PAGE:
So when beginning a novel, which comes first? Plot or character? Well, we are still sorting through that. In Warrior Writer Boot Camp, we require that the writer start where he/she is strongest.  In WWBC, the plot-writer’s process looks a bit like this:

EGG PEOPLE—For Those Who are Strong at Plot

  1. Original idea—get at the very least an idea of the story you would like to write. Most plot people have this down pat, but still a good idea to write this down first. Are you writing a thriller? A mystery? Chick lit? YA?
  2. Begin constructing your plot. First, what is the inciting incident? What one thing puts Joe Schmoe in direct conflict with your antagonist? A REAL antagonist. Not war or a storm or fascism or even global warming. A REAL antagonist, literary flesh and blood. For those who desire more insight into the antagonist, I suggest an earlier blog on this exact topic, “Beyond Bastards, Bullies, and Bad Girls—Understanding the Antagonist.” https://warriorwriters.wordpress.com/2010/01/13/beyond-bastards-bullies-and-bad-girls/ 

Also, keep your plot simple. Conflict is not complexity. There are only so many plots, no matter what anyone says. As an editor for many years, I always have new writers who feel like they have written something entirely new. Um…no. Sorry. Nothing new.

 Think about it this way, in mathematics, what numbers do we have to work with? 0,1,2,3,4,5,6,7,8,9. That’s it. No “new” numbers. Now, the combinations and applications of these digits are limitless. Same thing with writing. Like our number pals here, there are only so many plots. Plot is not where you will be unique. If your plot can’t be paralleled to a biblical story or Shakespeare, you have a problem.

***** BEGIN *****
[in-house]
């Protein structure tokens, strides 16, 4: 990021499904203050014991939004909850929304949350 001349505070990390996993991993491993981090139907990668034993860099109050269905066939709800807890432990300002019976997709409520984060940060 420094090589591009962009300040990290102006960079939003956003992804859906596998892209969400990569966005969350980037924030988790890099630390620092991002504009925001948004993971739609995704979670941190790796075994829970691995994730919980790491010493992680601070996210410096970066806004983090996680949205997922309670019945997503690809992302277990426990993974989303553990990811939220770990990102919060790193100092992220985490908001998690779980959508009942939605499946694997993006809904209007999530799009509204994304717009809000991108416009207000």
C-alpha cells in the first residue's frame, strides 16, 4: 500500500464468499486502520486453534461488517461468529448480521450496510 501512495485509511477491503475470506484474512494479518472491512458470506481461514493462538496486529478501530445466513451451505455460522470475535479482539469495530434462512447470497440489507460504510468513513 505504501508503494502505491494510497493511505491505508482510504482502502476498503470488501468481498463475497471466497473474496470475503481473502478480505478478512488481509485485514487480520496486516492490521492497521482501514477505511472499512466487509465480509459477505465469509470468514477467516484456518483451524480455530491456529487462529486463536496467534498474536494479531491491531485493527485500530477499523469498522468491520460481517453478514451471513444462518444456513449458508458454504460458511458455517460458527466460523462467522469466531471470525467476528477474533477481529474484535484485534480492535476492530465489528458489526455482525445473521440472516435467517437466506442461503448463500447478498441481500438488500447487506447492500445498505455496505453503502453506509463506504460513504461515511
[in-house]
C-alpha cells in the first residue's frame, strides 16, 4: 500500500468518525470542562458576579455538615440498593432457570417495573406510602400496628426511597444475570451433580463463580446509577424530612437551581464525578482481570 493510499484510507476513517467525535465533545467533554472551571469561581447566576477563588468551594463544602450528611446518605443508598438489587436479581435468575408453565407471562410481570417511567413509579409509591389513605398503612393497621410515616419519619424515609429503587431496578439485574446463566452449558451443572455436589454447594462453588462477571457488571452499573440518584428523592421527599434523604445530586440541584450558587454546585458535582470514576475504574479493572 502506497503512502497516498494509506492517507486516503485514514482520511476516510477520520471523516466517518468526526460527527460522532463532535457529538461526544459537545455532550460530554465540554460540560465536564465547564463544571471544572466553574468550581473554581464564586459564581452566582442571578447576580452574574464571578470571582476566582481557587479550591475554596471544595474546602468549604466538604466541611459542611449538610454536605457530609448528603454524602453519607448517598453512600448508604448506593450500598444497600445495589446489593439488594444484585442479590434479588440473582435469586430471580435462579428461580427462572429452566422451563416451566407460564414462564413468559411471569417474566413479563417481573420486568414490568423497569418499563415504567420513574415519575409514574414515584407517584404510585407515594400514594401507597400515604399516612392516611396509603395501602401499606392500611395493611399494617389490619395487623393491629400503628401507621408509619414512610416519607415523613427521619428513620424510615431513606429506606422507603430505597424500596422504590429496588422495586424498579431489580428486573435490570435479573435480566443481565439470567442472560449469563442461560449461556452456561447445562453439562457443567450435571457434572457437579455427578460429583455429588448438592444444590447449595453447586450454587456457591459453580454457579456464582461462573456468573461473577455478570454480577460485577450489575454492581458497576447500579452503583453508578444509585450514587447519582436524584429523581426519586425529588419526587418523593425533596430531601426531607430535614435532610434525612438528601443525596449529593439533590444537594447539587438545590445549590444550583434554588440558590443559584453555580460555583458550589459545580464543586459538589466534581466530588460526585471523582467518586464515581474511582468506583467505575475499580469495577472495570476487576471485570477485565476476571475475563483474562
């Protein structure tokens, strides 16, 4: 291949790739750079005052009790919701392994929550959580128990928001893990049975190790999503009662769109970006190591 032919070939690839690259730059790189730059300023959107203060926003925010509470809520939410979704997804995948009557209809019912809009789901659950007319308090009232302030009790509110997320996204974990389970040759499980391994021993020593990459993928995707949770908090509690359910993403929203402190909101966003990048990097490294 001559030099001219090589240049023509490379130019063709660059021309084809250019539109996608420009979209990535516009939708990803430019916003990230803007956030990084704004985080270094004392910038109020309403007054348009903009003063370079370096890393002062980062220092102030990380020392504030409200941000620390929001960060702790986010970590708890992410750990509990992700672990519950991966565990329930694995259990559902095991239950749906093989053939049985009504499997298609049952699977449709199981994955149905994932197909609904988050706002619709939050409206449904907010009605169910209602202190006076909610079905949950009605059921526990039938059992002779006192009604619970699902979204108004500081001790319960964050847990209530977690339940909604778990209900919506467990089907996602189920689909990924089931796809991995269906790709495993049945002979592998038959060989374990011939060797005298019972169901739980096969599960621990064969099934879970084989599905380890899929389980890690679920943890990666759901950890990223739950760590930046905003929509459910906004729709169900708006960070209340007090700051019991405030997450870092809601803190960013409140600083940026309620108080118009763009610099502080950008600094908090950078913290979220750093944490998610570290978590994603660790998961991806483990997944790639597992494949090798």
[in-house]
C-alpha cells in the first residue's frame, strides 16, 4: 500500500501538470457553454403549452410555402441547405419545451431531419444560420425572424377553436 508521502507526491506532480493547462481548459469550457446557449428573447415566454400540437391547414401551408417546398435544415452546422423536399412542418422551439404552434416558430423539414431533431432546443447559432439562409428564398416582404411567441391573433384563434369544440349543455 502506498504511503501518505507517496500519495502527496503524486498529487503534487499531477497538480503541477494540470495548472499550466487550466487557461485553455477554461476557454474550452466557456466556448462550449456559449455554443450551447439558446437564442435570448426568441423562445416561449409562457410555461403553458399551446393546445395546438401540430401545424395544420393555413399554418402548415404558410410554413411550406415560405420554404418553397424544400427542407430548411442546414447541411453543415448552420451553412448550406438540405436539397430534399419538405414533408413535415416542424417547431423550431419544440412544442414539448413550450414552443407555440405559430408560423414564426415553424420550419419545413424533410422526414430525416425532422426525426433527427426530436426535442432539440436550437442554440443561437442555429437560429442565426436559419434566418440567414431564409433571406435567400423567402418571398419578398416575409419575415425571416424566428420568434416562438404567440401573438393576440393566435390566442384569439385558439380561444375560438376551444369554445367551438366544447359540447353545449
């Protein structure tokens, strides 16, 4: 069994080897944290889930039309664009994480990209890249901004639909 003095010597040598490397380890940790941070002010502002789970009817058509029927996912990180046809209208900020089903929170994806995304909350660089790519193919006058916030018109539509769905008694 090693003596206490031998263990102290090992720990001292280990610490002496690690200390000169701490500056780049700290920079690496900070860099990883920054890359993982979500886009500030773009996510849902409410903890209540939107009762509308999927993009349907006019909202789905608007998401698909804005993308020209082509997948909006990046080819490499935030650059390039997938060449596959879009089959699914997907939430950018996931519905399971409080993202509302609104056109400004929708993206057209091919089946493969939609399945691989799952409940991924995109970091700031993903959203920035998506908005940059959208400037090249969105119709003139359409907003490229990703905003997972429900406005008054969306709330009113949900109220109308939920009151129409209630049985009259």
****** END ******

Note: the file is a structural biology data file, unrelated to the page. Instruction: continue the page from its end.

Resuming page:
That’s why Romeo and Juliet and Hamlet could be so easily made into modern day renditions. People don’t change. Human drama is immutable. It will be in character and how YOU go about your plot that will make your story unique.

 There is some debate how many basic plots there are, but here is a good site that discusses all the theories and it might help give some clarity.

 http://www.ipl.org/div/farq/plotFARQ.html

 Keep plot simple. Simple clear conflict.

 3.Create your ending. Seems counterintuitive, but your ending is the question that the entire story is designed to answer. How does your protagonist eventually triumph over your antagonist? Answer this and the plot will fall into place MUCH easier.